Reactivate Donors

Upgrading and Reactivating Regular Donors

Regular donors are one of an organisation’s most loyal groups of donors. Their frequent and reliable financial contributions can help your organisation plan ahead and grow.

Whilst most organisations focus on converting cash donors to regular donors or acquiring new donors to their regular giving program, it is important to not forget those donors already participating in the program. This includes regular communications and acknowledgement of their participation in the regular giving program, but should also include both reactivation and upgrade elements to counteract attrition and to help your program keep up with increases in administration and program costs.

Reactivation campaigns should target those donors who were once active regular donors but are no longer. Your organisation must make a few decisions before launching such a program. These include:

  • Will you include those who actively cancelled their regular donations or only those that cancelled inactively?
  • If you include those who actively cancelled, are their certain cancellation reasons that you will exclude from a reactivation campaign?
  • How long from a cancellation will you wait to try to reactivate regular gifts? Will there be only one or multiple reactivation attempts?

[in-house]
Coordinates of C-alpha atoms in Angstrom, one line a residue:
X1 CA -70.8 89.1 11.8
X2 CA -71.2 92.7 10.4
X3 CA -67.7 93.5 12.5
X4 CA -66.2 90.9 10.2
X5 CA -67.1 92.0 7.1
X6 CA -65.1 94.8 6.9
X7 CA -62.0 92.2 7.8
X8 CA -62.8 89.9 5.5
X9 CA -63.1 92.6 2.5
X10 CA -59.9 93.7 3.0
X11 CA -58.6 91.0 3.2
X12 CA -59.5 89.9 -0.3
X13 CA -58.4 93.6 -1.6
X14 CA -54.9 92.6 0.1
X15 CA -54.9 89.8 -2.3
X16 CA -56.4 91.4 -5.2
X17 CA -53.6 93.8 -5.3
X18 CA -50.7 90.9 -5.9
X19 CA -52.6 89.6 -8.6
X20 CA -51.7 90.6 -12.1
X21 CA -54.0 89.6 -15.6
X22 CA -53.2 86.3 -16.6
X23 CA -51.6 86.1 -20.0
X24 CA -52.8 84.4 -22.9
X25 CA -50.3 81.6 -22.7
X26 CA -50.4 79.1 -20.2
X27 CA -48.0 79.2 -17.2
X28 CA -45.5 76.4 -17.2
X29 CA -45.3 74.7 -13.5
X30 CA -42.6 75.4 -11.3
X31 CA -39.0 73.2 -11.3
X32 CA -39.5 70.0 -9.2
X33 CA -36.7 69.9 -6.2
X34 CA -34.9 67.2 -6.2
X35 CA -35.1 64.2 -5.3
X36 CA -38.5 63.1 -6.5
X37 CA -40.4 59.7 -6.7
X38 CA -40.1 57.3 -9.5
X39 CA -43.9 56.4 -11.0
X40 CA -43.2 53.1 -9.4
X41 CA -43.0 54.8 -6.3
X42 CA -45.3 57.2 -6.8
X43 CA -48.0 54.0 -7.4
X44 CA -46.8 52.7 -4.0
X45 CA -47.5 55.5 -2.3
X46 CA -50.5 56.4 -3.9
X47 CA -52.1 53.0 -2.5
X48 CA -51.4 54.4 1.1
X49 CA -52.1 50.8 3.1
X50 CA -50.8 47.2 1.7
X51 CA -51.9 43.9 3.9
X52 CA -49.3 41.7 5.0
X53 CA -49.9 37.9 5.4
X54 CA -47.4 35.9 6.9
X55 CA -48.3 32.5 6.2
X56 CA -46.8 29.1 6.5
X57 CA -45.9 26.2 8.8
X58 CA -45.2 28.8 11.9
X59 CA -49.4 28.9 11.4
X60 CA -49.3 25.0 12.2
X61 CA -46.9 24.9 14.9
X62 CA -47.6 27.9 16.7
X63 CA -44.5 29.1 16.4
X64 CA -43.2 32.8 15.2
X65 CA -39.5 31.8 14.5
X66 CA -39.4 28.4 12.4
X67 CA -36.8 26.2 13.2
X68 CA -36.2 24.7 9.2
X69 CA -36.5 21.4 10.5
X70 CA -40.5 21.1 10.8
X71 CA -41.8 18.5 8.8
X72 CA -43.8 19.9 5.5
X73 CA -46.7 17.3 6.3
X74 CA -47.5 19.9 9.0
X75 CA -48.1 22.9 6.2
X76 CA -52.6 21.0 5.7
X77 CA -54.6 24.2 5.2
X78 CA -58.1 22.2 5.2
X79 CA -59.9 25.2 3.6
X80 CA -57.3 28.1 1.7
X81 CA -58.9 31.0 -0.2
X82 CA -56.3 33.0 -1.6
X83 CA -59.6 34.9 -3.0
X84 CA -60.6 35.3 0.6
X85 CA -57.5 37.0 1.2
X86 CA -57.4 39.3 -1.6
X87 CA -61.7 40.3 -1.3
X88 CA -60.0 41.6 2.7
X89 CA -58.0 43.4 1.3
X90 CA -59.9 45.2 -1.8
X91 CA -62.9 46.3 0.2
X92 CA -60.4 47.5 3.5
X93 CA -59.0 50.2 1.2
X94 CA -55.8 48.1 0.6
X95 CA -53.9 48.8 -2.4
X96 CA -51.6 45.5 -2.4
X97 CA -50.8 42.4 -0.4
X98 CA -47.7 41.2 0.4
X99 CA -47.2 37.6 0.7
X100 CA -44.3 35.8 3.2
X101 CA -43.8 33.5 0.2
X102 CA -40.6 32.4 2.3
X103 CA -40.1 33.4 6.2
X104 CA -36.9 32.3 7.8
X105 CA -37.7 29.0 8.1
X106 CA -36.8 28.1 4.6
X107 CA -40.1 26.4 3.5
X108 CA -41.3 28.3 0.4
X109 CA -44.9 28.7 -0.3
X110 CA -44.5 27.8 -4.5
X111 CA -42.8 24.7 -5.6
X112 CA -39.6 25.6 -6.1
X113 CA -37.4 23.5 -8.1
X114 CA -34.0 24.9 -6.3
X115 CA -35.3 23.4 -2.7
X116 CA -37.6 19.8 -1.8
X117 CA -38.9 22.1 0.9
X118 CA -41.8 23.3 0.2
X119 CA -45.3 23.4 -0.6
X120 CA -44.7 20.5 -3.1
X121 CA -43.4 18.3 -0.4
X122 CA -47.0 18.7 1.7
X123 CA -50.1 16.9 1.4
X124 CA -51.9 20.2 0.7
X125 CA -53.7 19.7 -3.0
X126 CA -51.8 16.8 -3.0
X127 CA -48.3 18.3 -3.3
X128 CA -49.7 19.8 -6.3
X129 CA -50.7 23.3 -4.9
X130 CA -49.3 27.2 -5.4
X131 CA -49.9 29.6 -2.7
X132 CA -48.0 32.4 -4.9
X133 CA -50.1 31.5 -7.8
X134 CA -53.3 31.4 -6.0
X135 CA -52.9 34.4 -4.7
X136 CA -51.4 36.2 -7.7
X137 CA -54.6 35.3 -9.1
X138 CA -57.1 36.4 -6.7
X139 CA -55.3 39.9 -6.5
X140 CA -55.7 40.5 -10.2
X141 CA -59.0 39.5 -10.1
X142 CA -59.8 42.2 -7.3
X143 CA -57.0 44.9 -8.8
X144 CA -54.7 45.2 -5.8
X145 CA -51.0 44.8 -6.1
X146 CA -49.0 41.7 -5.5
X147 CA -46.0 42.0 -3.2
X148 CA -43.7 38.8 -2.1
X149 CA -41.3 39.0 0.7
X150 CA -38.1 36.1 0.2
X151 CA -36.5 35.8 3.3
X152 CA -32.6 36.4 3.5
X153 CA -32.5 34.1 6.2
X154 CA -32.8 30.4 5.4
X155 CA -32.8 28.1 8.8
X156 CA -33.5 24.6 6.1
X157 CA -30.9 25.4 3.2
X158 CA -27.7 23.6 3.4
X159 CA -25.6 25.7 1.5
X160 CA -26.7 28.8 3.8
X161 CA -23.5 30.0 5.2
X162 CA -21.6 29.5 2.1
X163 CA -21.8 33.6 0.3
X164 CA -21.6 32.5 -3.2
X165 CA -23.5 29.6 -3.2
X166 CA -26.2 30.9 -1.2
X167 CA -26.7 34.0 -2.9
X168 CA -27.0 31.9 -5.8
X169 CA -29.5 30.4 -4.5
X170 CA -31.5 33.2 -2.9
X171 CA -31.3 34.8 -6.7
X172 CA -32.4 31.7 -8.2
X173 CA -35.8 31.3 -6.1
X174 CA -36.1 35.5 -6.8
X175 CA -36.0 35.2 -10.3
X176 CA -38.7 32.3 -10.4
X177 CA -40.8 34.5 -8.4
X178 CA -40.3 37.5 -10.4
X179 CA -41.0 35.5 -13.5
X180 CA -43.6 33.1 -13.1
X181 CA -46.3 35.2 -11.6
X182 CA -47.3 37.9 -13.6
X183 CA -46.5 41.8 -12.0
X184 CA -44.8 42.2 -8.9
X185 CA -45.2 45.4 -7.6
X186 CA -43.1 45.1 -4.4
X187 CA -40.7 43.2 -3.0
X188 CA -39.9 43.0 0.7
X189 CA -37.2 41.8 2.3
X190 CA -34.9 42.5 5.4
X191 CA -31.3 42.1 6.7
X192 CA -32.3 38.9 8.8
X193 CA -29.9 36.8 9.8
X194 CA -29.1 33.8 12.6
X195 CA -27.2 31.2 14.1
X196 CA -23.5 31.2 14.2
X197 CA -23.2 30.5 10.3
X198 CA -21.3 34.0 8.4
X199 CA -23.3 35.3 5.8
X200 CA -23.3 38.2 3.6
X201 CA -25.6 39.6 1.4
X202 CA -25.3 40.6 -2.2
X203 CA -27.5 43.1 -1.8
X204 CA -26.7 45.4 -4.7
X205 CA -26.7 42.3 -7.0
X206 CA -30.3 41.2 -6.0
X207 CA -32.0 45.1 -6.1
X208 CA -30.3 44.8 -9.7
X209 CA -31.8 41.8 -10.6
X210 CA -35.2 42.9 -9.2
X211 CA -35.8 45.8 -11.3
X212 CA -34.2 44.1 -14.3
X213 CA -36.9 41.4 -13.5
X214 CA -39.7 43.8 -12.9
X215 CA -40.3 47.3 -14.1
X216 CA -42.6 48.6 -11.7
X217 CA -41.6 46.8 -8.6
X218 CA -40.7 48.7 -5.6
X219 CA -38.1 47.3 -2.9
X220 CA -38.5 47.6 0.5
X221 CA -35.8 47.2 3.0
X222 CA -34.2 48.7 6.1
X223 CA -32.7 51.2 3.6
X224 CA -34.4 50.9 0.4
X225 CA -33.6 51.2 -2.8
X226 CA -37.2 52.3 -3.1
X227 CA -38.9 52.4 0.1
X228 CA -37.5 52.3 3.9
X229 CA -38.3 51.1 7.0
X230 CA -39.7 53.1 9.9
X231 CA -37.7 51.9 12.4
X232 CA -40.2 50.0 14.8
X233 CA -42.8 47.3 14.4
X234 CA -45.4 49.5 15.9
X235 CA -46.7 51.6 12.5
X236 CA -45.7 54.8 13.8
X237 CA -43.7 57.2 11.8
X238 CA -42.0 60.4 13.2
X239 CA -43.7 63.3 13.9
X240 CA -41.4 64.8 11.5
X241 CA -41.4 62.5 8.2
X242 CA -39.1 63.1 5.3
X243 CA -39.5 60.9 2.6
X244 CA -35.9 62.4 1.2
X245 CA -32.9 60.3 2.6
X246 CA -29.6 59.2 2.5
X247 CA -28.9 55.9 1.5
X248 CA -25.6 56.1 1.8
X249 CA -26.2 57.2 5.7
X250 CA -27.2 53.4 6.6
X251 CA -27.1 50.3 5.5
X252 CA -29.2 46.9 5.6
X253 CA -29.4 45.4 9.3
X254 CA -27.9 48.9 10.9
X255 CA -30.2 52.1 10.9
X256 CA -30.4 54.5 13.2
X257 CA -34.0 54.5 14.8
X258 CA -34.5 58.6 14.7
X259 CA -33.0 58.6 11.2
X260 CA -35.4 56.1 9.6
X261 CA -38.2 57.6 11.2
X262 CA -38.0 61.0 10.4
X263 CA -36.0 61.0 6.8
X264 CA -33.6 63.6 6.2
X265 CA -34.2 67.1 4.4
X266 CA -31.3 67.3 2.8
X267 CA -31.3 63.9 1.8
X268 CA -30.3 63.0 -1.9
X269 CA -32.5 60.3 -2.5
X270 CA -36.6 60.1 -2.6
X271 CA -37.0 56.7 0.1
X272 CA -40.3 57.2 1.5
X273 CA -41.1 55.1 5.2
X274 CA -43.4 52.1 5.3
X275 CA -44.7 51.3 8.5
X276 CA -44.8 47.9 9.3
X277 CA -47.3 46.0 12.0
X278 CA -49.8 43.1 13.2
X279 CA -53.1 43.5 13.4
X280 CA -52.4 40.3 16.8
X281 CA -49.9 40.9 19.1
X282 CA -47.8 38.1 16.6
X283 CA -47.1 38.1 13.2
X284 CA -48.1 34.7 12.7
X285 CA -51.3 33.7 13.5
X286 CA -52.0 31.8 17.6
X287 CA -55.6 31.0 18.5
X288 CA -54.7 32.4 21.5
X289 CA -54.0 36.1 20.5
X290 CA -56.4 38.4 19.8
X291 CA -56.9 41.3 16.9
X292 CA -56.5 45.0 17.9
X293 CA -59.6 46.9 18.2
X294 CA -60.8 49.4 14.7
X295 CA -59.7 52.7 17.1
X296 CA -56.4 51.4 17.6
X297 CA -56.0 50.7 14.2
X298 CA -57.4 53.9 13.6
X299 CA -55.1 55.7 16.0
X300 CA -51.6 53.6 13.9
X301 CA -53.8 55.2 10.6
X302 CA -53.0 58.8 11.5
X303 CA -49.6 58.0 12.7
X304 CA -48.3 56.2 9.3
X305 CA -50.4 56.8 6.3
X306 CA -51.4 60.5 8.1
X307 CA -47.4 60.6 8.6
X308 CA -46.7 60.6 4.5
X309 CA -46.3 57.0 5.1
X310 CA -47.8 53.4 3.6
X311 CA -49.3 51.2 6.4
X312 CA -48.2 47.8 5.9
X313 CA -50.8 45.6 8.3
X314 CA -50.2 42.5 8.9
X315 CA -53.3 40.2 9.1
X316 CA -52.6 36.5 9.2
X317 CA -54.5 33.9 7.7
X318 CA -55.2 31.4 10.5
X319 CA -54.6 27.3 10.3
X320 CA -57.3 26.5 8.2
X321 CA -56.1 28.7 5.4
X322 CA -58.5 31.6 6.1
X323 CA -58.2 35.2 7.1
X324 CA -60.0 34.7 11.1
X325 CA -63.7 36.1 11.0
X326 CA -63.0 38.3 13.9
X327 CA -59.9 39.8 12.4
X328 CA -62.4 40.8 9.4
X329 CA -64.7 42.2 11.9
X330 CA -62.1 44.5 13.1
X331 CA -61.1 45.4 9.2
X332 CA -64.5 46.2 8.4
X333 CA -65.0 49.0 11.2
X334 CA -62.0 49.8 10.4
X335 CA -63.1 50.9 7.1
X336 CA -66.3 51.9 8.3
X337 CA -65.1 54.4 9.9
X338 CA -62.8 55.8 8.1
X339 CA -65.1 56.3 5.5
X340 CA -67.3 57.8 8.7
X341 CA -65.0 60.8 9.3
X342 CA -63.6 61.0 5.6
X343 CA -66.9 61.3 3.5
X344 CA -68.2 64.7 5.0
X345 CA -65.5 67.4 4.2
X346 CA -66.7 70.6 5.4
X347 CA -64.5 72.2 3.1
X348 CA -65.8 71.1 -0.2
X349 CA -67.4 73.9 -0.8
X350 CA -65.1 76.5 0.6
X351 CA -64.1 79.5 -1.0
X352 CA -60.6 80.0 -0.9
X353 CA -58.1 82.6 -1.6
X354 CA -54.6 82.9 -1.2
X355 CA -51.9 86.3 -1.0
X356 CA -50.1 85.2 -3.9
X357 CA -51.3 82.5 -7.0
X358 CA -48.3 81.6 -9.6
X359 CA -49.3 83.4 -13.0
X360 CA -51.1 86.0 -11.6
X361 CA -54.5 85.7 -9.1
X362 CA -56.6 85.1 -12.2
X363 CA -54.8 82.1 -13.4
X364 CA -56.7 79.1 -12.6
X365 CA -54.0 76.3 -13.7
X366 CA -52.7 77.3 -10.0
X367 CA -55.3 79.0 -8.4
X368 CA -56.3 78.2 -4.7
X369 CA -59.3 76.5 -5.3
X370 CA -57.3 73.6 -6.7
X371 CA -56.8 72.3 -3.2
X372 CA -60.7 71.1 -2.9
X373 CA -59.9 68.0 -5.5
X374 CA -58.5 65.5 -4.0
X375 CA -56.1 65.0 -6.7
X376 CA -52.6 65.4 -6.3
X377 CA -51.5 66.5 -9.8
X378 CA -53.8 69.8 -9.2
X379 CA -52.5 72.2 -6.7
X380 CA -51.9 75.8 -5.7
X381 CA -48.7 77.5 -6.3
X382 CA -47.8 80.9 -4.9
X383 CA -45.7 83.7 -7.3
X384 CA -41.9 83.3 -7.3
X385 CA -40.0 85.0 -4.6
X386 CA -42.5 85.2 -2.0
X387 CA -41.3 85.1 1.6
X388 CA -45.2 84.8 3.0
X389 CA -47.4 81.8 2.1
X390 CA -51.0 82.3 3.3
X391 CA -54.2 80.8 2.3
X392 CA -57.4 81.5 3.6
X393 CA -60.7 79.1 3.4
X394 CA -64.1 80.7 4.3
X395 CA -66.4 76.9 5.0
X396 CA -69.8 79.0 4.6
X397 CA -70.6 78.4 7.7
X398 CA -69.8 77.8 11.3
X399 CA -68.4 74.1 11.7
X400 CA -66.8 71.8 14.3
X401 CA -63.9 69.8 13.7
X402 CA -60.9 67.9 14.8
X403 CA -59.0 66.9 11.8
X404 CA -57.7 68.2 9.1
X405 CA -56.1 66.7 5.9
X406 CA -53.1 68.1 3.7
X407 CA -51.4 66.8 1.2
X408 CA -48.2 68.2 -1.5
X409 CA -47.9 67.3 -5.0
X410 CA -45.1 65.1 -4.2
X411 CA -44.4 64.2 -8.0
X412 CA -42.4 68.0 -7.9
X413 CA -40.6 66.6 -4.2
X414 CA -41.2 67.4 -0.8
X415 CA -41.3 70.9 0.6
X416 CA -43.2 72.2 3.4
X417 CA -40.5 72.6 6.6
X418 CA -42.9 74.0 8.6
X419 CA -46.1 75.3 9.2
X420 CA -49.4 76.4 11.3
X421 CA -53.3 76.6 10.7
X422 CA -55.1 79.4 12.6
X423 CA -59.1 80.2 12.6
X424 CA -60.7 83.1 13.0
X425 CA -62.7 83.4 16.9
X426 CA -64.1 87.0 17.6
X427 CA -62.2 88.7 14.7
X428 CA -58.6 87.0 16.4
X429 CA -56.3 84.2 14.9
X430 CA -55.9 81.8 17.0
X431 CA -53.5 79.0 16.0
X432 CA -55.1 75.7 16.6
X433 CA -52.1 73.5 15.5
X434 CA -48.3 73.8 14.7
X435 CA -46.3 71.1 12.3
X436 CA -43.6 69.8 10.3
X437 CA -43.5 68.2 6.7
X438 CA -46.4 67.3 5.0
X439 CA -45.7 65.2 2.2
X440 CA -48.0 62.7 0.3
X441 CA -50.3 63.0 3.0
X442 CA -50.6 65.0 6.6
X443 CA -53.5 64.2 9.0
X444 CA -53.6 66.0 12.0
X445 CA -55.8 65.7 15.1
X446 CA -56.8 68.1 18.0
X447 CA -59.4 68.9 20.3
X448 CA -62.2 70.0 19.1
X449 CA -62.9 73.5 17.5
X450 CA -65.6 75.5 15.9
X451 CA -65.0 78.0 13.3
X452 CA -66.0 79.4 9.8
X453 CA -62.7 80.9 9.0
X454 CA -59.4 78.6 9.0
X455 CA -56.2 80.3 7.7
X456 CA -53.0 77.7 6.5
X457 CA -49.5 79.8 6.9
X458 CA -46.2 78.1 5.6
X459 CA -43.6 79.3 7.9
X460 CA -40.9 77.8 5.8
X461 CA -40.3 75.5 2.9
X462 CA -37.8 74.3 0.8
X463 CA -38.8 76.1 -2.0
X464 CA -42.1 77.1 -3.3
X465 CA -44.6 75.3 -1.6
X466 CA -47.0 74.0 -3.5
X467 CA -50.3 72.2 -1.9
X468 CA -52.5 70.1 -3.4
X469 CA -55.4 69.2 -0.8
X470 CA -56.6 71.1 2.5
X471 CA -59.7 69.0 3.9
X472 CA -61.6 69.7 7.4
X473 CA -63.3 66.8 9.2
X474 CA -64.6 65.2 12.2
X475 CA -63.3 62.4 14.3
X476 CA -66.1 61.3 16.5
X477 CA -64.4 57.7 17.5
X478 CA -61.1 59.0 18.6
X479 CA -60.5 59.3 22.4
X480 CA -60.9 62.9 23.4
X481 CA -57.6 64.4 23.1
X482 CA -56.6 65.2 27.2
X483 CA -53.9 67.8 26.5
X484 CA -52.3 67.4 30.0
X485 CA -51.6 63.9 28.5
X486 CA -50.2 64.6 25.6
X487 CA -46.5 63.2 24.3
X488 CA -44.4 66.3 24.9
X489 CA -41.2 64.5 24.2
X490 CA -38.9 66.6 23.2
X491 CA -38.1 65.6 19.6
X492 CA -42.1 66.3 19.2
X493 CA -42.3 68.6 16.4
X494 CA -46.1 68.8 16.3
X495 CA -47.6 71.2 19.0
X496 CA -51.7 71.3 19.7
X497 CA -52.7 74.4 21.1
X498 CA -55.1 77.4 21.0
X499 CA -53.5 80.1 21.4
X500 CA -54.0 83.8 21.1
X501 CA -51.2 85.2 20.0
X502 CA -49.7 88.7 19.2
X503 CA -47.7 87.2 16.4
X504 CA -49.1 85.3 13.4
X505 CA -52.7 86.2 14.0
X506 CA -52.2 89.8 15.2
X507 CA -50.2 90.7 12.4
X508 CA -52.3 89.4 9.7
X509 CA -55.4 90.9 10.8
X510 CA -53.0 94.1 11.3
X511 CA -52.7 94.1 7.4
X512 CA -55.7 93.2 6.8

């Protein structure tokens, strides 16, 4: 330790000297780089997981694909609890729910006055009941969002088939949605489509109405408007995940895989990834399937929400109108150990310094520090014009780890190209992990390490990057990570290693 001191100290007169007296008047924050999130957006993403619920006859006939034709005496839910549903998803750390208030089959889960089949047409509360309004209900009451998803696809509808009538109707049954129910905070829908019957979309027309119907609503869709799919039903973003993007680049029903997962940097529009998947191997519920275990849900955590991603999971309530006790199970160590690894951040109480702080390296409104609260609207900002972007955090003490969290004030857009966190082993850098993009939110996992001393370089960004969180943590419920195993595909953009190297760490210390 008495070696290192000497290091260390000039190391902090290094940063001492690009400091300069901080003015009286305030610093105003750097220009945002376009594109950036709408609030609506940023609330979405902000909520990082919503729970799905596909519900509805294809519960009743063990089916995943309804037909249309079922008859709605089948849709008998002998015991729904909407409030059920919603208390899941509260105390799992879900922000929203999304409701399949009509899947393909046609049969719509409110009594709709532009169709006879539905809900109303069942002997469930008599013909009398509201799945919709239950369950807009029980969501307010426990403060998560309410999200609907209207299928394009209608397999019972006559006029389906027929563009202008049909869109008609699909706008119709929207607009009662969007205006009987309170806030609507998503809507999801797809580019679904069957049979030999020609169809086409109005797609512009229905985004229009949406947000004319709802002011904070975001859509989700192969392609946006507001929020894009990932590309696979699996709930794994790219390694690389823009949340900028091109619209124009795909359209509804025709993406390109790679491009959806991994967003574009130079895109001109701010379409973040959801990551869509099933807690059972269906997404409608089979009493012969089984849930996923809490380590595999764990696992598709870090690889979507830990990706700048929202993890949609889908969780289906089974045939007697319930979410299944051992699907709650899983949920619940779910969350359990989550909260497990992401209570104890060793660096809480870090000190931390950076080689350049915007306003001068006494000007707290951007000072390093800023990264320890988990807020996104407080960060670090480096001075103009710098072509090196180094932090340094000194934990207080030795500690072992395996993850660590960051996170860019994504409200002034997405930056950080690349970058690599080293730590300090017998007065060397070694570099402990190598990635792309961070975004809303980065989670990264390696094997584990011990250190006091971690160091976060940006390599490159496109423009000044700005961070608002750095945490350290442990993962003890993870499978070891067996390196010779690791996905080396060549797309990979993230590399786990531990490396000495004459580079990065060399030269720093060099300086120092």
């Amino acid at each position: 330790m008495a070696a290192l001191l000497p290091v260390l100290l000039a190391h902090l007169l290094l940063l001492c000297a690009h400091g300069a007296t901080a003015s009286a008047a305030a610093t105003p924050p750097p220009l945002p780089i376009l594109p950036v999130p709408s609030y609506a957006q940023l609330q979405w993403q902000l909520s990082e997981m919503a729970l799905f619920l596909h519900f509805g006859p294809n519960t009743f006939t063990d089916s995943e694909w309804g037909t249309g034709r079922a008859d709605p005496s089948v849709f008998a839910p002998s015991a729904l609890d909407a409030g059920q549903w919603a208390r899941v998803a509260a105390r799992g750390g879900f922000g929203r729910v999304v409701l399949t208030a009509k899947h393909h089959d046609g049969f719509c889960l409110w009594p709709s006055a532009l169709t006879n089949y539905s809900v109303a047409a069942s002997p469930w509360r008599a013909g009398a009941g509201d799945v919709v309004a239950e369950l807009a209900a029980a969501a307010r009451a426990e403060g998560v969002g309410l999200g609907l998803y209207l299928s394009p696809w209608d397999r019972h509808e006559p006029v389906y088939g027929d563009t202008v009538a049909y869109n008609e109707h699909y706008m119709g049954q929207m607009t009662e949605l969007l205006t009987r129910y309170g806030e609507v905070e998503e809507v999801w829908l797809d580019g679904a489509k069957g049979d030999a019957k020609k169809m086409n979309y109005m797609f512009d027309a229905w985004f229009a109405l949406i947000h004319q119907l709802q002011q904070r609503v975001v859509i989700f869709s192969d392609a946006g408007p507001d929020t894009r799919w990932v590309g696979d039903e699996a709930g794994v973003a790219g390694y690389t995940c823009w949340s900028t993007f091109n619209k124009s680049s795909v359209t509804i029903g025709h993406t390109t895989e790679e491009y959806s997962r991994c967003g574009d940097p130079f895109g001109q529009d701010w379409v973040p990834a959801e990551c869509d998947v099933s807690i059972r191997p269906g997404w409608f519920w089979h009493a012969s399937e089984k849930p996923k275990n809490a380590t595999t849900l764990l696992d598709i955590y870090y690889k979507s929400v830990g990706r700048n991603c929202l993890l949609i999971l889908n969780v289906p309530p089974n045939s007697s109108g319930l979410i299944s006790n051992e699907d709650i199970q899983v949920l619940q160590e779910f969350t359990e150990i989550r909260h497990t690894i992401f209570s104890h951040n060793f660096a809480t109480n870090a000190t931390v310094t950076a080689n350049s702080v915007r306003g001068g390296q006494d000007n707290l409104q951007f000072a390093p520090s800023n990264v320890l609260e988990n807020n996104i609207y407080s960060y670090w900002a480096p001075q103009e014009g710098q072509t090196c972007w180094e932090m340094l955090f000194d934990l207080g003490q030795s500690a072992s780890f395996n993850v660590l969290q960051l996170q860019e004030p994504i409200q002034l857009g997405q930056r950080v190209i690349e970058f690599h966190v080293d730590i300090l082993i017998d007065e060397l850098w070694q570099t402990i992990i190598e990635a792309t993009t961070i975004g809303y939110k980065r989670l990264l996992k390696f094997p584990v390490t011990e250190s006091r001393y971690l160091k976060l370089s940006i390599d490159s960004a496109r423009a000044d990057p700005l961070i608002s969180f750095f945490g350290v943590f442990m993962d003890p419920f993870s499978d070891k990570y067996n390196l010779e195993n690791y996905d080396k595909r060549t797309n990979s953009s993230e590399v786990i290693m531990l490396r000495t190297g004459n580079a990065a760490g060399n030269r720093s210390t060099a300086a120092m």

• Will you try to reactivate donors at their previous regular giving amount, or will you try to reactivate them all at a lower, less prohibitive giving amount (which can later be upgraded)?
  • How will you record opt-out requests for donors who do not wish to receive these kinds of appeals?

Upgrade campaigns should target active donors in your regular giving program in an effort to increase their overall giving amount. Decisions to be made before launching such a program include:

  • How long must a person have been an active regular donor before you try to upgrade them?
  • How frequently will you attempt an upgrade? Will this be affected by the frequency of their donation (E.g. annual donors vs monthly donors)?
  • How much will you try to upgrade the donors by? Will it be a fixed amount or a percentage of their regular gift?
  • How will you record opt-out requests for donors who do not wish to receive these kinds of appeals?

Both reactivation and upgrade campaigns can be executed through mail, phone or email. The decision on which method to use should be based on the costs, the resources available to your organisation and (if possible) the testing of methods to see which one is more successful.

Even smaller organisations with very limited resources can carry out a reactivation or upgrade campaign by including a reactivation or upgrade response mechanism to the appropriate donors with their annual tax receipt mailing.

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